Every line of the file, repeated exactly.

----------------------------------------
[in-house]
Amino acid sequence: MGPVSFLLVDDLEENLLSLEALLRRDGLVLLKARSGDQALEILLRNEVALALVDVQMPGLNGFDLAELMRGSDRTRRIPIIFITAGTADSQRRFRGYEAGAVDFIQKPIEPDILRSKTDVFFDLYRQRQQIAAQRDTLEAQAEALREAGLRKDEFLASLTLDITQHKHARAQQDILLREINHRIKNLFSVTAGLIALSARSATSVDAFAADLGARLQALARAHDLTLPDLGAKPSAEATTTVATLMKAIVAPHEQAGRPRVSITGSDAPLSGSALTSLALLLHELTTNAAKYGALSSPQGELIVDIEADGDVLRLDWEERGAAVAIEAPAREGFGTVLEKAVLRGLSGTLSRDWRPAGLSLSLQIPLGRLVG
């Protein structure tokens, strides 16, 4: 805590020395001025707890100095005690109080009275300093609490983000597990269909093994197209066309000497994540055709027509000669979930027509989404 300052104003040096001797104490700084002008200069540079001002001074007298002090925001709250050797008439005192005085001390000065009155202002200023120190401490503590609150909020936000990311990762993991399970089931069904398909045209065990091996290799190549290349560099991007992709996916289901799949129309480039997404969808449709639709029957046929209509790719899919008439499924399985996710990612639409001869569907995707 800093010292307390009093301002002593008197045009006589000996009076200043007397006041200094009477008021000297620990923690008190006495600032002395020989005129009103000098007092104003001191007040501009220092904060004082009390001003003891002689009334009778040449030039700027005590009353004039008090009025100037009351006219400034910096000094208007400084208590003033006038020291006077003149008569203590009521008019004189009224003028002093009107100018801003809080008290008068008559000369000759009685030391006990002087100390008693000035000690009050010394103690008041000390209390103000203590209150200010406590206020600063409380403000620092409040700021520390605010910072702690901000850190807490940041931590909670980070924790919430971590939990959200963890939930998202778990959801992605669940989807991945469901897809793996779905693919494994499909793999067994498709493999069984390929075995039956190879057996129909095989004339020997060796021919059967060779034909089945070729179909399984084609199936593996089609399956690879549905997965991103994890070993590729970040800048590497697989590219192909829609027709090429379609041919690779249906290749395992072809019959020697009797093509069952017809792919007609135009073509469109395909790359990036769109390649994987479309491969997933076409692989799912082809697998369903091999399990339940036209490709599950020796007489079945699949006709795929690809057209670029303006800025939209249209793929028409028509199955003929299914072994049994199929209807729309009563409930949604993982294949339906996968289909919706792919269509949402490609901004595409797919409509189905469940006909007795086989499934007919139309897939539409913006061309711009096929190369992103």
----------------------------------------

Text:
[in-house]
Amino acid sequence: MGPVSFLLVDDLEENLLSLEALLRRDGLVLLKARSGDQALEILLRNEVALALVDVQMPGLNGFDLAELMRGSDRTRRIPIIFITAGTADSQRRFRGYEAGAVDFIQKPIEPDILRSKTDVFFDLYRQRQQIAAQRDTLEAQAEALREAGLRKDEFLASLTLDITQHKHARAQQDILLREINHRIKNLFSVTAGLIALSARSATSVDAFAADLGARLQALARAHDLTLPDLGAKPSAEATTTVATLMKAIVAPHEQAGRPRVSITGSDAPLSGSALTSLALLLHELTTNAAKYGALSSPQGELIVDIEADGDVLRLDWEERGAAVAIEAPAREGFGTVLEKAVLRGLSGTLSRDWRPAGLSLSLQIPLGRLVG
């Protein structure tokens, strides 16, 4: 805590020395001025707890100095005690109080009275300093609490983000597990269909093994197209066309000497994540055709027509000669979930027509989404 300052104003040096001797104490700084002008200069540079001002001074007298002090925001709250050797008439005192005085001390000065009155202002200023120190401490503590609150909020936000990311990762993991399970089931069904398909045209065990091996290799190549290349560099991007992709996916289901799949129309480039997404969808449709639709029957046929209509790719899919008439499924399985996710990612639409001869569907995707 800093010292307390009093301002002593008197045009006589000996009076200043007397006041200094009477008021000297620990923690008190006495600032002395020989005129009103000098007092104003001191007040501009220092904060004082009390001003003891002689009334009778040449030039700027005590009353004039008090009025100037009351006219400034910096000094208007400084208590003033006038020291006077003149008569203590009521008019004189009224003028002093009107100018801003809080008290008068008559000369000759009685030391006990002087100390008693000035000690009050010394103690008041000390209390103000203590209150200010406590206020600063409380403000620092409040700021520390605010910072702690901000850190807490940041931590909670980070924790919430971590939990959200963890939930998202778990959801992605669940989807991945469901897809793996779905693919494994499909793999067994498709493999069984390929075995039956190879057996129909095989004339020997060796021919059967060779034909089945070729179909399984084609199936593996089609399956690879549905997965991103994890070993590729970040800048590497697989590219192909829609027709090429379609041919690779249906290749395992072809019959020697009797093509069952017809792919007609135009073509469109395909790359990036769109390649994987479309491969997933076409692989799912082809697998369903091999399990339940036209490709599950020796007489079945699949006709795929690809057209670029303006800025939209249209793929028409028509199955003929299914072994049994199929209807729309009563409930949604993982294949339906996968289909919706792919269509949402490609901004595409797919409509189905469940006909007795086989499934007919139309897939539409913006061309711009096929190369992103």